Already on it, Figge says. The company has developed software features that meet the precise needs of companies — invoices that stipulate the sales tax paid, recurring payment options as well as easy integration into a company’s expense and accounting systems. “That puts us ahead of the market,” he says.

Homelike founder

Homelike founder Dustin Figge.

Source Homelike

Fifteen thousand companies already use Homelike, and this includes major players like global consulting firm Capgemini and Adesso, one of the largest German IT service providers. Figge says the company will expand to the U.S. market in the next six months. Asia and South America are next.

Figge was born and raised in Cologne, the largest city in the North Rhine-Westphalia state. While studying business at the University of Cologne, he got his first taste of leadership managing about 40 people to put on the student-run World Business Dialogue. When he delivered the keynote speech on the conference’s first day, something clicked as Figge looked into the audience: “This was probably a point where I realized I have something which could … create something huge.”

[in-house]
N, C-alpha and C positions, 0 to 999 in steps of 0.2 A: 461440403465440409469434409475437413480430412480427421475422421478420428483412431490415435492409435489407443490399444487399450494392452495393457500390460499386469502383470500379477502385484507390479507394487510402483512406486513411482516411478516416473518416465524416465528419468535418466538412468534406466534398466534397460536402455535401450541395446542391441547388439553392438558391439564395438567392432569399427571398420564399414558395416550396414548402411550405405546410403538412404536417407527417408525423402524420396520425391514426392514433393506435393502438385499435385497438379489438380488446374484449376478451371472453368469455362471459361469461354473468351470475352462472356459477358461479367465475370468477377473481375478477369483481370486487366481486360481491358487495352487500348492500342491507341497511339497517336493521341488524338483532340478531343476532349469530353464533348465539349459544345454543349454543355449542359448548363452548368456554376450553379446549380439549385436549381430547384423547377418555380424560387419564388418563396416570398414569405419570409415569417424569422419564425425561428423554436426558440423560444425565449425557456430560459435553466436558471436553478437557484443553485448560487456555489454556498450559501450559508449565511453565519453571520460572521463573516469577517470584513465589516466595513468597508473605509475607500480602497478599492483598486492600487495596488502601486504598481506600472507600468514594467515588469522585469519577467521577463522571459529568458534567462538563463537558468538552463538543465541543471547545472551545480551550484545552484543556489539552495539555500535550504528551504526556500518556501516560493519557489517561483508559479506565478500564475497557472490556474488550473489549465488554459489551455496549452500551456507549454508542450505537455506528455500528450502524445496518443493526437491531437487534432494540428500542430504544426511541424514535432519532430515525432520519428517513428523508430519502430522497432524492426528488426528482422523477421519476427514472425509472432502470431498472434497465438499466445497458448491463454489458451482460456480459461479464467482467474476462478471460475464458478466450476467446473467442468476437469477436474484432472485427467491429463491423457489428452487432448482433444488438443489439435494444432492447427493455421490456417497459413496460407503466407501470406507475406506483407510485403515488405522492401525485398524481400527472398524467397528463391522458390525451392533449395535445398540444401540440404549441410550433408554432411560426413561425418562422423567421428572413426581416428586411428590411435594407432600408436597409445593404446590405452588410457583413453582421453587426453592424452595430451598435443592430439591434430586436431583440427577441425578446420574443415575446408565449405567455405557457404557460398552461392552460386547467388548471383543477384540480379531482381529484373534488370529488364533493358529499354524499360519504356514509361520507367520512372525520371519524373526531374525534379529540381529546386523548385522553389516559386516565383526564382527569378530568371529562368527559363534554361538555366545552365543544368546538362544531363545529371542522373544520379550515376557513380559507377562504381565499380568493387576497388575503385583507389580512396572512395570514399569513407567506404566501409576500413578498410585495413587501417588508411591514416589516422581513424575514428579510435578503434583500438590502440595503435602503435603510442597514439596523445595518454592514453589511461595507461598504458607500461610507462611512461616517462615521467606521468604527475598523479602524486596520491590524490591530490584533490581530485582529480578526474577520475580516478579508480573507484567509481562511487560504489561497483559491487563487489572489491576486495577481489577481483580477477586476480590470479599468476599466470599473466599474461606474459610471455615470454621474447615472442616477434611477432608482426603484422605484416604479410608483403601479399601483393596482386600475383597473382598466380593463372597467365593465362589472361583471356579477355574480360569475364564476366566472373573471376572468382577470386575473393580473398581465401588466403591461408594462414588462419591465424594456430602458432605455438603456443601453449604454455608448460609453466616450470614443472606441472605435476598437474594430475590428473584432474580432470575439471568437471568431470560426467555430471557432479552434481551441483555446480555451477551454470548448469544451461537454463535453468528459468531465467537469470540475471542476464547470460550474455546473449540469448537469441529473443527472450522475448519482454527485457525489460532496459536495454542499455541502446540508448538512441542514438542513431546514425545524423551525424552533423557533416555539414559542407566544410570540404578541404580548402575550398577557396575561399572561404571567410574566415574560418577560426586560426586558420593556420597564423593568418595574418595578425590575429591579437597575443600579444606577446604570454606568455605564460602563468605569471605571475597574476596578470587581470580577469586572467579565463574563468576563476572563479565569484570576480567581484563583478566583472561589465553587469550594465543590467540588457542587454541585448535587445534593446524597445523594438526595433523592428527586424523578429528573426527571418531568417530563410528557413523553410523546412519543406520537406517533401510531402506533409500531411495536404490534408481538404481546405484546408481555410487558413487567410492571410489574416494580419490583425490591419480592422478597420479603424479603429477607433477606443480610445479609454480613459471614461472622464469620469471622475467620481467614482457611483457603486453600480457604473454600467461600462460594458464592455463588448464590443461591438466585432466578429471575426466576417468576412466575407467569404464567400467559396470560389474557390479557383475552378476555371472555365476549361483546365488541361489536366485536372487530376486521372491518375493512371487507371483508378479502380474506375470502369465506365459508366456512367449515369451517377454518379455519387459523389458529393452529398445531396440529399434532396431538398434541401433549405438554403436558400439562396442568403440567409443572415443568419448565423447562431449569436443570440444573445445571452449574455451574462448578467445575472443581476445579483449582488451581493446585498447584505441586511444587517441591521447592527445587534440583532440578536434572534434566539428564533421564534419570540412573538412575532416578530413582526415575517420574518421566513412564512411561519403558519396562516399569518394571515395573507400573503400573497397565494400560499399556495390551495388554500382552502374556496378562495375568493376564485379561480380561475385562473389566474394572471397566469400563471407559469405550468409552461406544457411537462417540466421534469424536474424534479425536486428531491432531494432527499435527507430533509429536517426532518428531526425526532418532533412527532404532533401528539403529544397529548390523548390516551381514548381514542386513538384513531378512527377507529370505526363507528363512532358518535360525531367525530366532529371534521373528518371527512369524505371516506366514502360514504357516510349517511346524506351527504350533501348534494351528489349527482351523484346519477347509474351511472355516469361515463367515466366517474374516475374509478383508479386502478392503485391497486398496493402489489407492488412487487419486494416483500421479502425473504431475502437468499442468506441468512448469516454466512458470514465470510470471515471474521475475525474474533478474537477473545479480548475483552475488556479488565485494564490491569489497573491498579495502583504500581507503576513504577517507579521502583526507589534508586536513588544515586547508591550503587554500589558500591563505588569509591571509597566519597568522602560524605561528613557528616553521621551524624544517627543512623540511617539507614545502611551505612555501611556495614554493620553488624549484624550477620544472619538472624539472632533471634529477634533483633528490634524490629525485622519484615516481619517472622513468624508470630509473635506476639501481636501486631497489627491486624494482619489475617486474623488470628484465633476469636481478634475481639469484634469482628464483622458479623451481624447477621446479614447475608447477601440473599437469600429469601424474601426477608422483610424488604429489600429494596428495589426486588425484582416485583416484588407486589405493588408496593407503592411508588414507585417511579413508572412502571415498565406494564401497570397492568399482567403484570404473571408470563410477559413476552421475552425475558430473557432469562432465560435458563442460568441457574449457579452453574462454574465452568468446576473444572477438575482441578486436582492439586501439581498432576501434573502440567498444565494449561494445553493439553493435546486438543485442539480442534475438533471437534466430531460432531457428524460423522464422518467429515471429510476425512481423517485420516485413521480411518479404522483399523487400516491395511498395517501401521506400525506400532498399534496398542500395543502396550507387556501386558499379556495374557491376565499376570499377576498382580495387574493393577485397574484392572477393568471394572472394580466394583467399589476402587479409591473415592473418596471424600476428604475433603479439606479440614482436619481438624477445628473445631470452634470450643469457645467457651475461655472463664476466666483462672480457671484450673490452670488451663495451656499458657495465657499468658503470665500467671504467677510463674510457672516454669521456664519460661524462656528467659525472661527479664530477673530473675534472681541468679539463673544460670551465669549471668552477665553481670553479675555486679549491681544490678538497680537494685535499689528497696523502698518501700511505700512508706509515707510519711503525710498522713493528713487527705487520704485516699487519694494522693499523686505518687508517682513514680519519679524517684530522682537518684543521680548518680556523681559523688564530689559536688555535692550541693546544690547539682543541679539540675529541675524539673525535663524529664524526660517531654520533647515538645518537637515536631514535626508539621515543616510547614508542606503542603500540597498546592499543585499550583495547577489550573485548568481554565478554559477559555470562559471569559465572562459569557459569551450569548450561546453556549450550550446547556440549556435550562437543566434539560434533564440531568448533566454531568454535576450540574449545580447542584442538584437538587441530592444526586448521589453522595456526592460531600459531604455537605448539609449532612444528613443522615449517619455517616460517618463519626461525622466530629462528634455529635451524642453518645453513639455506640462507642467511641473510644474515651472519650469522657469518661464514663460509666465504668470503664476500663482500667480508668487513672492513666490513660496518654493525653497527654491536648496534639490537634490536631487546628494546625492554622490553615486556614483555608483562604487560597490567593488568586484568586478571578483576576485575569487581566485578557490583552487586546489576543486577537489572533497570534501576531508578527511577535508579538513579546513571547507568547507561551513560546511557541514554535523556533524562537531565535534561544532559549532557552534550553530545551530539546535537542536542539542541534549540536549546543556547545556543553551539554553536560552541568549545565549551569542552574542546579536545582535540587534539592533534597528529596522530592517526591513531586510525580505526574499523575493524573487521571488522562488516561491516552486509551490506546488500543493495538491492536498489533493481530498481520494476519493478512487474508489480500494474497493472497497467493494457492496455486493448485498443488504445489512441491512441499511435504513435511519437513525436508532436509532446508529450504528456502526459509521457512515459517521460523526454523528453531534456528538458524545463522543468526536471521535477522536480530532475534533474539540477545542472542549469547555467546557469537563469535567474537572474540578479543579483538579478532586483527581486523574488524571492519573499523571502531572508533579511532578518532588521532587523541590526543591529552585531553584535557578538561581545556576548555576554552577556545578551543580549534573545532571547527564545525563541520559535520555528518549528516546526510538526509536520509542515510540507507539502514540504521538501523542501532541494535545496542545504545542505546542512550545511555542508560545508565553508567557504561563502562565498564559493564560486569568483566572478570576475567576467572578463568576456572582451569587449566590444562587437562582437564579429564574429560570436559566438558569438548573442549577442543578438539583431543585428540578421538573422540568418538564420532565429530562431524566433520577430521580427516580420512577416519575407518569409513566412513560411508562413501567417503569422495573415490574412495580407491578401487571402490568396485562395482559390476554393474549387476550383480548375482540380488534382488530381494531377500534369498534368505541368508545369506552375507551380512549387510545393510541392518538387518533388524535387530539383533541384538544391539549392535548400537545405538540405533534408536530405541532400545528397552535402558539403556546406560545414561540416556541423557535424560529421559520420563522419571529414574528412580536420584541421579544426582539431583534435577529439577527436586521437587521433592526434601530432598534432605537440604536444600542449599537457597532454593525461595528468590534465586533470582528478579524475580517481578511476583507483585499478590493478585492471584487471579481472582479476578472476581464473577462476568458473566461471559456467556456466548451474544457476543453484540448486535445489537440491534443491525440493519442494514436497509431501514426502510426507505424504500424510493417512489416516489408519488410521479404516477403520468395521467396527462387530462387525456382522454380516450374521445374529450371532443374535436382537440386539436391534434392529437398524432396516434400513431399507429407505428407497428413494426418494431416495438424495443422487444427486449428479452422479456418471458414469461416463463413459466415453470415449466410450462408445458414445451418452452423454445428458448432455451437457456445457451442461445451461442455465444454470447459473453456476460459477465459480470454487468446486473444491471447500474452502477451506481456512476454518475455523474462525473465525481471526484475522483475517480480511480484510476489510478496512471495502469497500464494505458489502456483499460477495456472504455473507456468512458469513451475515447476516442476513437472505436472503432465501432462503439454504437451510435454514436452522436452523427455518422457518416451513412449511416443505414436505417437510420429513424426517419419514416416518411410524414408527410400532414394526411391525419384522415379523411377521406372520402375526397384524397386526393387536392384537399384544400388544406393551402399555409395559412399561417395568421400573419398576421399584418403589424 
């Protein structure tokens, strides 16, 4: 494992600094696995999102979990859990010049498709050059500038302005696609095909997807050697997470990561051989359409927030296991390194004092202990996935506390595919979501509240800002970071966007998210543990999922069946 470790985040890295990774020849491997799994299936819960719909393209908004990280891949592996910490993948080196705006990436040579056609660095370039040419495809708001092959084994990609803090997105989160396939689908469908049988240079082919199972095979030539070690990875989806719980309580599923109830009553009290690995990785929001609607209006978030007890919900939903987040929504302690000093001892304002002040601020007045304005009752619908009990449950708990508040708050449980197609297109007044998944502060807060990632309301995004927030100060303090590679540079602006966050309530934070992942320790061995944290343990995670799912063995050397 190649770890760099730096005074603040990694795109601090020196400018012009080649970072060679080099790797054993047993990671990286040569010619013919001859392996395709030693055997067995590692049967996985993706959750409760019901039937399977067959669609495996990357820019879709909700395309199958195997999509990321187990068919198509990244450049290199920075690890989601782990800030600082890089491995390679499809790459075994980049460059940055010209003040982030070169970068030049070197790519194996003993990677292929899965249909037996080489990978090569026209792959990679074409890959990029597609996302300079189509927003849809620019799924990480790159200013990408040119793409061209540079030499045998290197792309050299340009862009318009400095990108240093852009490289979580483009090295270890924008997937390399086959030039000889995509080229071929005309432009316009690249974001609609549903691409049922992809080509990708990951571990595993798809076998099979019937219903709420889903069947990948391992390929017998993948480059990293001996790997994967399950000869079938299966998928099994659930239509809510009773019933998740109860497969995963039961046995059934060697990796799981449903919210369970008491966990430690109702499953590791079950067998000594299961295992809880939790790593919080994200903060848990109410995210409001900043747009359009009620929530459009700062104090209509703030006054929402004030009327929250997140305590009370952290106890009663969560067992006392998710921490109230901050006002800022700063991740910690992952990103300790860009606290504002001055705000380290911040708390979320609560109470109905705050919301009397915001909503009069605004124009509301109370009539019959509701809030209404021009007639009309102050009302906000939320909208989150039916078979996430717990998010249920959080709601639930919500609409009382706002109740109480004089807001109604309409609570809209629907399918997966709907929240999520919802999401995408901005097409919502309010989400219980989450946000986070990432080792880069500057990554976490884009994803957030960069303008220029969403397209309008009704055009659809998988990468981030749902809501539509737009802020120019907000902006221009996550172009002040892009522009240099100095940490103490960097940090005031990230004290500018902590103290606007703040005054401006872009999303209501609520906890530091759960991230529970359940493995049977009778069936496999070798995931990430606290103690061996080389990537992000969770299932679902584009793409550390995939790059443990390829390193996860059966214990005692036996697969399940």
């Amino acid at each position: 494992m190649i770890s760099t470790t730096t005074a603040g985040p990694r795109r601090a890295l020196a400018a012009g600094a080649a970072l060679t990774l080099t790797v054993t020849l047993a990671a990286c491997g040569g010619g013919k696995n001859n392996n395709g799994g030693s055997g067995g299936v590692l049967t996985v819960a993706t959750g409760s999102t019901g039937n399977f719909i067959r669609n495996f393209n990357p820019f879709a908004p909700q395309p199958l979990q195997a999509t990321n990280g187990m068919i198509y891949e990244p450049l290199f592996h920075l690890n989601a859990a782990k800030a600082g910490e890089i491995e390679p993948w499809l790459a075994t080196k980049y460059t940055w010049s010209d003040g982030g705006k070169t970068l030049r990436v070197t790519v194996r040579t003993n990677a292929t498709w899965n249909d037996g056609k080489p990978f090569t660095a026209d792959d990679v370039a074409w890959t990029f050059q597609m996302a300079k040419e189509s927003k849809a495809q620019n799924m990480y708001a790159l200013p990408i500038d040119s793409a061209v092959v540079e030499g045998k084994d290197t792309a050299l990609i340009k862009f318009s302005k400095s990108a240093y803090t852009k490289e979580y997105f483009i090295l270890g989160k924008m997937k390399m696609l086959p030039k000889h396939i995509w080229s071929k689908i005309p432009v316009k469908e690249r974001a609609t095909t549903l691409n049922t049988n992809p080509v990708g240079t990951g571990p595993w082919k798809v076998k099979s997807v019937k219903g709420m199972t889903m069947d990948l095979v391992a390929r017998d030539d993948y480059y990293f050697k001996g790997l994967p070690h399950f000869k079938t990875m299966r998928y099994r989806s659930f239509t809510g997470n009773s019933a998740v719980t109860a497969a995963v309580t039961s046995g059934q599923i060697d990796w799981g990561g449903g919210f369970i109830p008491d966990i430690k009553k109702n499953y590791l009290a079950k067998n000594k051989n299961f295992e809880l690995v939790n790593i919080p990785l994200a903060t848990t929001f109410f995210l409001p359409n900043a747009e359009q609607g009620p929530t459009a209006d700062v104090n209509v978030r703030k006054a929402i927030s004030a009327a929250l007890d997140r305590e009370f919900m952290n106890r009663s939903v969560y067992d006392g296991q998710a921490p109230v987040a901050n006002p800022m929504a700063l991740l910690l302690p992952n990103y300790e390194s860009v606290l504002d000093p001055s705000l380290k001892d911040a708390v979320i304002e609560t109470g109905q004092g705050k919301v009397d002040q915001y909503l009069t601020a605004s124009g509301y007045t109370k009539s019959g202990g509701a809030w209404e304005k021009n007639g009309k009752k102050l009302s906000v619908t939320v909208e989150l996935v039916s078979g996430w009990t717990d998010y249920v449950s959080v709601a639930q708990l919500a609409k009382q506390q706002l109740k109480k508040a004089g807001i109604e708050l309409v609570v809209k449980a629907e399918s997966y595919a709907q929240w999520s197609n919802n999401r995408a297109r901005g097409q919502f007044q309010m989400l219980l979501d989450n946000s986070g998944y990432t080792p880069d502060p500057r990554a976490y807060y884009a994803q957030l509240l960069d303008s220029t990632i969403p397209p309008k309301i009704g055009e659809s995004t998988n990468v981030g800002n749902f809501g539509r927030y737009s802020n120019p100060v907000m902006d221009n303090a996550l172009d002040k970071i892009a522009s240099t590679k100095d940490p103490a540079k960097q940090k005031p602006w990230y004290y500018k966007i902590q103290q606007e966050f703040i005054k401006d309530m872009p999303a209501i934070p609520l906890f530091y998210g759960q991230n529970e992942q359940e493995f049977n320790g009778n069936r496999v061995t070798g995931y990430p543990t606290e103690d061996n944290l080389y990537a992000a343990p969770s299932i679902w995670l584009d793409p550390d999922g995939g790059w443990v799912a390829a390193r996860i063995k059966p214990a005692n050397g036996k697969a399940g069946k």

This is classic Figge. He sounds like a typical Silicon Valley type, speaking of the company’s success and his own qualities casually but self-assuredly, as if describing the weather. Yet he is also aware of the mental health toll of the working culture he witnessed from the “crazy entrepreneurs” who crowd the city.

Thomas Schneider, a longtime close friend, says Figge hasn’t changed much over the years. “He has grown and has become more professional business-wise than he has been before, but on a personal level he’s still the same cool dude from the neighborhood,” Schneider says. While Figge is easygoing, generous, caring and trustworthy, Schneider says, his pal can also be a “tough cookie,” someone who can be single-minded about his goals, someone who refused to follow the teacher’s instructions when they didn’t make sense to him.

After the 2010 World Business Dialogue, Figge was contacted by a trustee of the student conference’s board — Rolf Buch, the CEO of Arvato AG, a global services company headquartered in Germany. Would he be interested in becoming his executive assistant?

After 18 months, Figge relocated to take up a managerial position in the company’s San Francisco office. Until he decided it was time to launch his own company. He chose Cologne because of San Francisco’s astronomical cost of living and, thus, expensive talent. “We would have needed to pitch to investors right away and there would have been a risk that the money would not have lasted for a long period of time,” he explains.

But they’re working their way back toward the U.S. “We don’t want to build an average company; we want to build a global, winning company,” he says. “It’s a motivation for us — that someday we will have an office in San Francisco. And then everything is coming back together.”